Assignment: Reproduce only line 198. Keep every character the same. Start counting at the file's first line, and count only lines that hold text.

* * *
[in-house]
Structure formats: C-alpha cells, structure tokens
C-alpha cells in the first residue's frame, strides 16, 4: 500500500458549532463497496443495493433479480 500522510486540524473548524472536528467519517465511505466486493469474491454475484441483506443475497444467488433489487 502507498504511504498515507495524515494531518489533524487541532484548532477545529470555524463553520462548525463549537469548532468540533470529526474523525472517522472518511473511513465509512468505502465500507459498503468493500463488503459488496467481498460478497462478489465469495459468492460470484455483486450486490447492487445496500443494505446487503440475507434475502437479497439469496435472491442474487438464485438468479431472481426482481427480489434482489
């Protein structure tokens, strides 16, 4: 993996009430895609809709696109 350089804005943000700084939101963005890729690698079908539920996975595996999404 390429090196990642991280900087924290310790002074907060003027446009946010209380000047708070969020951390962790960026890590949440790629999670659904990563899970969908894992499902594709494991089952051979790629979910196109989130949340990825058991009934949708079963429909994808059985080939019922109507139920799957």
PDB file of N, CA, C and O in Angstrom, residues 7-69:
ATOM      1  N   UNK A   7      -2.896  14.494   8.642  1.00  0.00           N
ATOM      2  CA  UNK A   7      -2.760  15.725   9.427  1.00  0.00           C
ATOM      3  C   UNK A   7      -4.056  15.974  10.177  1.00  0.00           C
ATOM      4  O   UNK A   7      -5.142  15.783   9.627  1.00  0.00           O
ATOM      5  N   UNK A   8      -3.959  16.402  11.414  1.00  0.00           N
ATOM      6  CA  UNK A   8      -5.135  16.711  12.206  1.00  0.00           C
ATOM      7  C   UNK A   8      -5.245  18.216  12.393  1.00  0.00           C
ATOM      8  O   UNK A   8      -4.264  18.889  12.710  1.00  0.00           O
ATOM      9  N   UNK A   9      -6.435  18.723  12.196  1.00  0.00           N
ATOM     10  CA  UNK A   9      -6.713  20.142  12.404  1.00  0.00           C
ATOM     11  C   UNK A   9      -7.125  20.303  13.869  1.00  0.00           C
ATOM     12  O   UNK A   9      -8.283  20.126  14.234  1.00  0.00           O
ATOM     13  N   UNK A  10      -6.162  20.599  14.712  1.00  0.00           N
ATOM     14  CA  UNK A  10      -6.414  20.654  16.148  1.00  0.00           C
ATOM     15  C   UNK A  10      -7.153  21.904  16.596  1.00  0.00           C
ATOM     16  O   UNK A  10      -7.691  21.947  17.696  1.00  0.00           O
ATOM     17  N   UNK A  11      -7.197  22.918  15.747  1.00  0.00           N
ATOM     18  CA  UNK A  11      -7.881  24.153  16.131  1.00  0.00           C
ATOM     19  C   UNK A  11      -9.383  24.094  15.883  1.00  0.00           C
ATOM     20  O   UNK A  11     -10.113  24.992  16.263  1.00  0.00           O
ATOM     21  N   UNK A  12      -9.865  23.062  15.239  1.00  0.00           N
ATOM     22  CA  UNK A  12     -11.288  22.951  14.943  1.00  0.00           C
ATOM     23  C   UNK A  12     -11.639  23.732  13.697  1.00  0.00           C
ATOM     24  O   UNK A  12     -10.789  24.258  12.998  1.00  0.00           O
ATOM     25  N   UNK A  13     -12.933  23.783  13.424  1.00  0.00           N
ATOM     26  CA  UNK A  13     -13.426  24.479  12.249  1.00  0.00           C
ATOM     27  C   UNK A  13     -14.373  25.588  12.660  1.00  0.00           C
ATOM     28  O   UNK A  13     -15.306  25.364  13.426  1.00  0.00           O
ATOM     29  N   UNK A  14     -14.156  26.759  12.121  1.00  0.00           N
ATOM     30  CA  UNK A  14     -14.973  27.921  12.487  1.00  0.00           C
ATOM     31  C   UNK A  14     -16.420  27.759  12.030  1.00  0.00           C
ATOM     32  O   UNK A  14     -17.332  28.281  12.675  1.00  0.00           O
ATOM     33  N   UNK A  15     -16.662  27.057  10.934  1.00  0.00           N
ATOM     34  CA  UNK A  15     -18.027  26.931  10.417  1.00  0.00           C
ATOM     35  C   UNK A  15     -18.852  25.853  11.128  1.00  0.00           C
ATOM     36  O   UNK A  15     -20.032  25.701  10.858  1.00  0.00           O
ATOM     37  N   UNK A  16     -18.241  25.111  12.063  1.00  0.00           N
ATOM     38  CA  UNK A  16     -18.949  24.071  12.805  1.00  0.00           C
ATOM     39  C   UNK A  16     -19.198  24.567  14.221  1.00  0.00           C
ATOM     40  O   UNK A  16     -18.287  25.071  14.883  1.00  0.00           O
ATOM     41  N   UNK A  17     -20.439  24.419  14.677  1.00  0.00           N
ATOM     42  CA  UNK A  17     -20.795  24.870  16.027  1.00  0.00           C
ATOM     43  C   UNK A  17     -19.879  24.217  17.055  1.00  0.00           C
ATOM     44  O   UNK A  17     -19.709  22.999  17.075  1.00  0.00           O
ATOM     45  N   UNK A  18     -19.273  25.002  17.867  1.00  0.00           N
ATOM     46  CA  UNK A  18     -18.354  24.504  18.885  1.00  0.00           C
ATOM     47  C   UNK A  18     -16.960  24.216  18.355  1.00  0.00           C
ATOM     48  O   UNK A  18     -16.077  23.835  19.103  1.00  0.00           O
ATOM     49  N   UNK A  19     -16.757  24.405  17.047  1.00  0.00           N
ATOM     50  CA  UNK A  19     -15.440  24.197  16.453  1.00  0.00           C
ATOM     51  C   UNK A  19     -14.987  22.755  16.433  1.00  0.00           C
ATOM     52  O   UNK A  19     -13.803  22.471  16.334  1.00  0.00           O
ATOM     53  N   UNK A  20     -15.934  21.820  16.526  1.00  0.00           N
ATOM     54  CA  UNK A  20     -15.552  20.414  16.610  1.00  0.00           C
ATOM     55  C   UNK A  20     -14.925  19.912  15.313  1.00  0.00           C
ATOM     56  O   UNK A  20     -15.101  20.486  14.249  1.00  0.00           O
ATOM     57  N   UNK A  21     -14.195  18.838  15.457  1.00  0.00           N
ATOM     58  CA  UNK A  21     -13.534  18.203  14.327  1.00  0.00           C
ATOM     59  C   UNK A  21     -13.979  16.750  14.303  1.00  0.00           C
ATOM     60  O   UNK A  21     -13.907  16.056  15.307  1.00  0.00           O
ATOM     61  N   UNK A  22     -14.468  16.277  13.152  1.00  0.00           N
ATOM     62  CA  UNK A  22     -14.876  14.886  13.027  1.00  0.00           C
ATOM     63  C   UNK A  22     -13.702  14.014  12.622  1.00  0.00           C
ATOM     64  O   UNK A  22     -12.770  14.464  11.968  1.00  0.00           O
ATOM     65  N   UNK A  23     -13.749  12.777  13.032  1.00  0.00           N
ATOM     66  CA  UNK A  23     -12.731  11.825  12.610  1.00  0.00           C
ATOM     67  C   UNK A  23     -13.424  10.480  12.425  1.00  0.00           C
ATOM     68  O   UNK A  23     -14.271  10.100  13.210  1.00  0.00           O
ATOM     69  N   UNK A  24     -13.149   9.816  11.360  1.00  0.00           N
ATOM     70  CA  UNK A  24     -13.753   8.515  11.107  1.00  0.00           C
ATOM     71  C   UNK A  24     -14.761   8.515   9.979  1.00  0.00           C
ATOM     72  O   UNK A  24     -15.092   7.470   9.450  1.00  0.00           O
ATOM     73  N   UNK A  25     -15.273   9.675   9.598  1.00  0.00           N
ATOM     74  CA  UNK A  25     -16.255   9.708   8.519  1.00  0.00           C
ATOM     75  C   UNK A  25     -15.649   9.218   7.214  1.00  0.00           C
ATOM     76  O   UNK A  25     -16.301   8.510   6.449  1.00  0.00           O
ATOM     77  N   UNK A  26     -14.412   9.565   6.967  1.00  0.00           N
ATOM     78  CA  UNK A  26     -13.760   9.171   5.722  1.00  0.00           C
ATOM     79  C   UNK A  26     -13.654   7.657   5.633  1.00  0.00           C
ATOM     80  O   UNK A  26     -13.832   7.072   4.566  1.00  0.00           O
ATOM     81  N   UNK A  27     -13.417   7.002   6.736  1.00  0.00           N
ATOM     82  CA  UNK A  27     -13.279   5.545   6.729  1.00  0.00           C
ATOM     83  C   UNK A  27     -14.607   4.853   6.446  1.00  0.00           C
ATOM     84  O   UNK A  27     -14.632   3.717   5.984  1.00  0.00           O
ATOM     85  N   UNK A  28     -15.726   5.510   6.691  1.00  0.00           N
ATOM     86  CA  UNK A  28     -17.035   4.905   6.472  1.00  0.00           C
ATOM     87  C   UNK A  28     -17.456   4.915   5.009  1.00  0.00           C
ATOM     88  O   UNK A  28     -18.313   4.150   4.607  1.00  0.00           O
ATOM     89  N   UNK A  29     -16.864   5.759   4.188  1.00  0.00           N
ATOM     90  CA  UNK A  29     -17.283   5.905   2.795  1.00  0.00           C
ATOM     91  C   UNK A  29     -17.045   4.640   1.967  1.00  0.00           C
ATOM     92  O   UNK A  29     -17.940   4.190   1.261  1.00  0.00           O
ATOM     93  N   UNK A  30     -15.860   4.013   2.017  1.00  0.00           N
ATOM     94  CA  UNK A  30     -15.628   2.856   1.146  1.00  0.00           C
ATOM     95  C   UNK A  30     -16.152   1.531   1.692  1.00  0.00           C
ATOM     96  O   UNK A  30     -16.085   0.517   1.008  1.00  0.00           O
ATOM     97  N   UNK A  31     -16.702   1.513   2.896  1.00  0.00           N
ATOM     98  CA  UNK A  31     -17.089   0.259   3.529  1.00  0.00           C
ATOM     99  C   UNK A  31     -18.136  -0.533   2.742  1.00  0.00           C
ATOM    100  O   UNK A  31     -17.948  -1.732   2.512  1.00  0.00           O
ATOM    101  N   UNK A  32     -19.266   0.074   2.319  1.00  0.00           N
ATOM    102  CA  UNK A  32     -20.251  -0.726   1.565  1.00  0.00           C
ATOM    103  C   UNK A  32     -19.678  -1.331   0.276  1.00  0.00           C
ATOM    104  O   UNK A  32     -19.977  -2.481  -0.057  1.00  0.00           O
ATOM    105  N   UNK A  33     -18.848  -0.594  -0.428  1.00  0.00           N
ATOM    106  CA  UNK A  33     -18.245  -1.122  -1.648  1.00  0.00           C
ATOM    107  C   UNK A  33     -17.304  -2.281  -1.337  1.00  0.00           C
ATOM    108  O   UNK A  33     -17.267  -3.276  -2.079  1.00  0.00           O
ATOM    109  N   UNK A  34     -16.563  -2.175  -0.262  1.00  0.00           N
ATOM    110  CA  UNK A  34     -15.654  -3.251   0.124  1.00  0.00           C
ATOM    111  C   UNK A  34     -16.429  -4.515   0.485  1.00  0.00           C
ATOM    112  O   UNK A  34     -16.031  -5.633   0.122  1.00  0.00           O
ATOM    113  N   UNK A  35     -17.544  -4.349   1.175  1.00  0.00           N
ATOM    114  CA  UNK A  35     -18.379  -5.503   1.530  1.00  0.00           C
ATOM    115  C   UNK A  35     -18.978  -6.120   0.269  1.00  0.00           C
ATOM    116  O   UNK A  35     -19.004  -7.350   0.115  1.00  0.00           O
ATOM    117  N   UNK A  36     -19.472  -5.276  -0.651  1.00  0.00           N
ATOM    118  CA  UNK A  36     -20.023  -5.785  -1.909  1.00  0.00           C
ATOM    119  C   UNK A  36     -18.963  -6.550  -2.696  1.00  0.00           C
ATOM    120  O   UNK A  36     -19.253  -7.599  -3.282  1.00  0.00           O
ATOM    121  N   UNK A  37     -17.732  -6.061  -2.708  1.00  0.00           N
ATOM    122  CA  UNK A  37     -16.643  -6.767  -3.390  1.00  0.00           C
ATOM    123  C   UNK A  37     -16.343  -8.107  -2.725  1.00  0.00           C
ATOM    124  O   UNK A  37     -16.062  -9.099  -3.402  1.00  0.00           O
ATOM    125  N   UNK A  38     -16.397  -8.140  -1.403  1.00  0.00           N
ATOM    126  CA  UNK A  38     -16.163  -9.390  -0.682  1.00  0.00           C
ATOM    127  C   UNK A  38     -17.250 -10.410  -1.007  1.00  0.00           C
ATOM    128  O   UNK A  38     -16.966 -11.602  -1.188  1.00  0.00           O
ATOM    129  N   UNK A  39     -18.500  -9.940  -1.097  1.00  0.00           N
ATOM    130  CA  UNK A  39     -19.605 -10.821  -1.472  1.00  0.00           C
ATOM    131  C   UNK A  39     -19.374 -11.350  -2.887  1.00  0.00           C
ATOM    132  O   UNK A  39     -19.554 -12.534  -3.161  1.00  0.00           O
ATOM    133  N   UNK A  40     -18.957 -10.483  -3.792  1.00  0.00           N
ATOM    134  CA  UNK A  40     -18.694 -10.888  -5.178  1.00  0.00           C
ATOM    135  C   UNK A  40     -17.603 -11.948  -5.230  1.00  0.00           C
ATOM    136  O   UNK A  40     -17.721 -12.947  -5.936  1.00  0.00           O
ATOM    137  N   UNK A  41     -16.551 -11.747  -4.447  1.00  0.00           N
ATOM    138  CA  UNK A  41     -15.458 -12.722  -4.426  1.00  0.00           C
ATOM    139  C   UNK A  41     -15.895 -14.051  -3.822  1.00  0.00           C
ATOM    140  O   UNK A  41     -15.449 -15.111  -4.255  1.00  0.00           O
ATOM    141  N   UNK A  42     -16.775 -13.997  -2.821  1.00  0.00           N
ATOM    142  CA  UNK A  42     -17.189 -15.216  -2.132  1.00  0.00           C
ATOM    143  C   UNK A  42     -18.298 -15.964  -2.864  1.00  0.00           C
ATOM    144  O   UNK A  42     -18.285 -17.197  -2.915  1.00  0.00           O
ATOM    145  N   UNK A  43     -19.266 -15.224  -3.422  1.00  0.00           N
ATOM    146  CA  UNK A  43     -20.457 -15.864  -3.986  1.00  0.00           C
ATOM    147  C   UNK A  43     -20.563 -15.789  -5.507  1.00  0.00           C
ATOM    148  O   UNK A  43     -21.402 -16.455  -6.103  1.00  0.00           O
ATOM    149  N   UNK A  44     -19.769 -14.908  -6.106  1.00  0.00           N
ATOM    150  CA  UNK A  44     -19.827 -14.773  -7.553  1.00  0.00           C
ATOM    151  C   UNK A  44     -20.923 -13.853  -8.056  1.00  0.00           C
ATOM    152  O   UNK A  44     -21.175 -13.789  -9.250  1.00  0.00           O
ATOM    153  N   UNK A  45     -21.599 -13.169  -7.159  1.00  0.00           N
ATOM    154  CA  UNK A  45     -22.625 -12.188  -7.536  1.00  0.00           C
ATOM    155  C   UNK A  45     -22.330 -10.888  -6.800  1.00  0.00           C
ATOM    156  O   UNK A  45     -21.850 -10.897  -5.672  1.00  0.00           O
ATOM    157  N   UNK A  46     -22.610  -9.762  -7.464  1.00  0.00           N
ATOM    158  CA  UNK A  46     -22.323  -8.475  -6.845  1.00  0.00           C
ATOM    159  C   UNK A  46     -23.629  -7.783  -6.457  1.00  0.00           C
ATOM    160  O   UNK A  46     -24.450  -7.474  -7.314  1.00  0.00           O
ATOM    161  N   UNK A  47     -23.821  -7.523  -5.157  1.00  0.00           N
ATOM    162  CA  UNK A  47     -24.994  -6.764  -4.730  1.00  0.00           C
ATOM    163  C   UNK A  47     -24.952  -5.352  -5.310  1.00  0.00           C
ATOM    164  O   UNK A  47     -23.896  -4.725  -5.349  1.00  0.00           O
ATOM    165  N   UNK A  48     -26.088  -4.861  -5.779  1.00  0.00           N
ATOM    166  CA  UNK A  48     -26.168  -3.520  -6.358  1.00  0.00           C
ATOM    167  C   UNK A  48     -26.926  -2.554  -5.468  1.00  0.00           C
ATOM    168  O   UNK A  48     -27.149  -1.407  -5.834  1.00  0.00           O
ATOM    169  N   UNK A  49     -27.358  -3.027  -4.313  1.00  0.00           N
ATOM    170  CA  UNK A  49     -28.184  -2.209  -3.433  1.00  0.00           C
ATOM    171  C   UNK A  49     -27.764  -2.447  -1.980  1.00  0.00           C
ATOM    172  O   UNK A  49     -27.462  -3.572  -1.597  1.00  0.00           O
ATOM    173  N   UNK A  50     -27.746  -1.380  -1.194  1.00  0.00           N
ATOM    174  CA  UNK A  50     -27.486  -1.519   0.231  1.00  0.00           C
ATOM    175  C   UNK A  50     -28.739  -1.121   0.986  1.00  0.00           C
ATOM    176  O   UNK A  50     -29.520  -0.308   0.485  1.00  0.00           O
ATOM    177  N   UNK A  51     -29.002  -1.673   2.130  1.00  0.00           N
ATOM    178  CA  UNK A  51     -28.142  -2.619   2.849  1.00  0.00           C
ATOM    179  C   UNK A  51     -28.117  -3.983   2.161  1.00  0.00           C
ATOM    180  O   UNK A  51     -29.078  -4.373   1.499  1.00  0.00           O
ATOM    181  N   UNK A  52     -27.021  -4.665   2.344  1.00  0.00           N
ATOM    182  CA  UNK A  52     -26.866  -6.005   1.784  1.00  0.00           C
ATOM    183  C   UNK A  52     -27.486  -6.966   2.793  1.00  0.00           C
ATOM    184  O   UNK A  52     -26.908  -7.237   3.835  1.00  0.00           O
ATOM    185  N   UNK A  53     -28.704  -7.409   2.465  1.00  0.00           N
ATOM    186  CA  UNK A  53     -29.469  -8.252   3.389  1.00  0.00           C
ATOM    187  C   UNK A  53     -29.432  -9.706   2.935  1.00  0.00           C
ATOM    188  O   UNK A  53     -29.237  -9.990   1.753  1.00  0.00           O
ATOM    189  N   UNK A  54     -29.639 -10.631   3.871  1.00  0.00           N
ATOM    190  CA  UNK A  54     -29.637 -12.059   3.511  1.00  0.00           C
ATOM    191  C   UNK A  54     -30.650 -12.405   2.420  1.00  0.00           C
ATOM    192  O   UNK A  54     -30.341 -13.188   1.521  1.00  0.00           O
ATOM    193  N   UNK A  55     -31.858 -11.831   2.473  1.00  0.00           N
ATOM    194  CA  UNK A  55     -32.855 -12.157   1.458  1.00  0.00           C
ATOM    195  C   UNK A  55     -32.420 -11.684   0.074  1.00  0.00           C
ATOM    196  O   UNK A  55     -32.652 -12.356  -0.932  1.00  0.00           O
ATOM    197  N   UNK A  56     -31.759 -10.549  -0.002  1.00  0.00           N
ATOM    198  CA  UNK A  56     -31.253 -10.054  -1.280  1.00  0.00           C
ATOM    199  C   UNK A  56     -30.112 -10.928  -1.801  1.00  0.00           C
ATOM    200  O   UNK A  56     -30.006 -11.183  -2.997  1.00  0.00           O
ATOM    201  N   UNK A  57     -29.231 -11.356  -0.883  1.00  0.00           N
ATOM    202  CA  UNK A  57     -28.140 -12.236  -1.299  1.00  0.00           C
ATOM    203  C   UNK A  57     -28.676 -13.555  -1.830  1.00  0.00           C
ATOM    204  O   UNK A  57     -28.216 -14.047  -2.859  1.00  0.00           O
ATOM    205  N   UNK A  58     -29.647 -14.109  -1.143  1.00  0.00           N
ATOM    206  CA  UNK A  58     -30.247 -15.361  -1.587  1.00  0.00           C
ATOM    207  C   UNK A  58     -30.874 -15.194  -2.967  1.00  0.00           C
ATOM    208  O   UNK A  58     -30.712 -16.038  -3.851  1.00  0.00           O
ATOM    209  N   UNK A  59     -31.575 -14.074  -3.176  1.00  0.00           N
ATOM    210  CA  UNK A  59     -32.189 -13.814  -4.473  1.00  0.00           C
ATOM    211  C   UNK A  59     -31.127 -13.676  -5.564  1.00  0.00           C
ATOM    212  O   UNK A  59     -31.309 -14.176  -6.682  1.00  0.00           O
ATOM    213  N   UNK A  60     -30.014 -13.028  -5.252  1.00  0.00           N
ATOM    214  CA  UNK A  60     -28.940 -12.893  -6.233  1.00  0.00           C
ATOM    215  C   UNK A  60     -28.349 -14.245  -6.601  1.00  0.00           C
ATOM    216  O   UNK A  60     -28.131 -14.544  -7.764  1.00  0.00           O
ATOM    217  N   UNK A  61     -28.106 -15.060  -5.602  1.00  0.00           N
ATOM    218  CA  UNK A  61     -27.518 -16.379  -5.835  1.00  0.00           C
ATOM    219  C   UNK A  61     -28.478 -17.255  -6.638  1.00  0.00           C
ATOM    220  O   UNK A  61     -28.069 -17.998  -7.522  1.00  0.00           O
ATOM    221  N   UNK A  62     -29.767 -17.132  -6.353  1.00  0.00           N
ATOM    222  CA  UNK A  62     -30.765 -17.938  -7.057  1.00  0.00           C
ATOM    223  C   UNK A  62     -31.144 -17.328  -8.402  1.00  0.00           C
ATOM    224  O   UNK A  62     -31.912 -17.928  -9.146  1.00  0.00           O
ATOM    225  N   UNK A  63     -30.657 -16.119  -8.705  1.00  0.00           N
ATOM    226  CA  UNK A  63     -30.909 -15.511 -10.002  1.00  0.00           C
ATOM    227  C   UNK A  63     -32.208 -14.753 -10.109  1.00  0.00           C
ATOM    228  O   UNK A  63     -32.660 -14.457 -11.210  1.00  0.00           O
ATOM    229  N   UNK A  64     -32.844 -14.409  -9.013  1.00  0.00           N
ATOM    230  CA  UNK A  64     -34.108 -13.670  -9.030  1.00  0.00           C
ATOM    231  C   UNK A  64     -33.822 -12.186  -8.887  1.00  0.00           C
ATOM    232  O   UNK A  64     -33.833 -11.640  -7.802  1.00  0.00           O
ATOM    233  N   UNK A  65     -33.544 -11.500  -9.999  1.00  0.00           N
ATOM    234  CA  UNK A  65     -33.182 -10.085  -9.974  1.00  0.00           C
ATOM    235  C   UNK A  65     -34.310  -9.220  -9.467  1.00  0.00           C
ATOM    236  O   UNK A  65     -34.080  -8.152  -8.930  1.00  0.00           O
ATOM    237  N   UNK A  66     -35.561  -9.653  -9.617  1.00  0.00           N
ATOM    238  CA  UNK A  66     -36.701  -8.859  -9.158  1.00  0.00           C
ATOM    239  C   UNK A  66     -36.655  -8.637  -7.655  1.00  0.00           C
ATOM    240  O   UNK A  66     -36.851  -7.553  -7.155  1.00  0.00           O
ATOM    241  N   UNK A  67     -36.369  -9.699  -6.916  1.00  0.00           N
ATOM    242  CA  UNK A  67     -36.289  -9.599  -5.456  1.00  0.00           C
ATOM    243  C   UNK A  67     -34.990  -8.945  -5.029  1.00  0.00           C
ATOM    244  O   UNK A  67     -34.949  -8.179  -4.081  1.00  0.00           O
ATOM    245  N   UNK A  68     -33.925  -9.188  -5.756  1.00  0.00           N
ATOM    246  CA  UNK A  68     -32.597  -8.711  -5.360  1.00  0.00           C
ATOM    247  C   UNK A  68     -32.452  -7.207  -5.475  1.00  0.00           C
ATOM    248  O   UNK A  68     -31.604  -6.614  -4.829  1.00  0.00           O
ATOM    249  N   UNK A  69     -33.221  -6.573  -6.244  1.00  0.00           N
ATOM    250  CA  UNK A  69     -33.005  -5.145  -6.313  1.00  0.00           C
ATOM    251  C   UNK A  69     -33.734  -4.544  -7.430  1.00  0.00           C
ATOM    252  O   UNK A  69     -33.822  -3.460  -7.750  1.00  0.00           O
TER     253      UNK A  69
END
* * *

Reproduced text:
ATOM    193  N   UNK A  55     -31.858 -11.831   2.473  1.00  0.00           N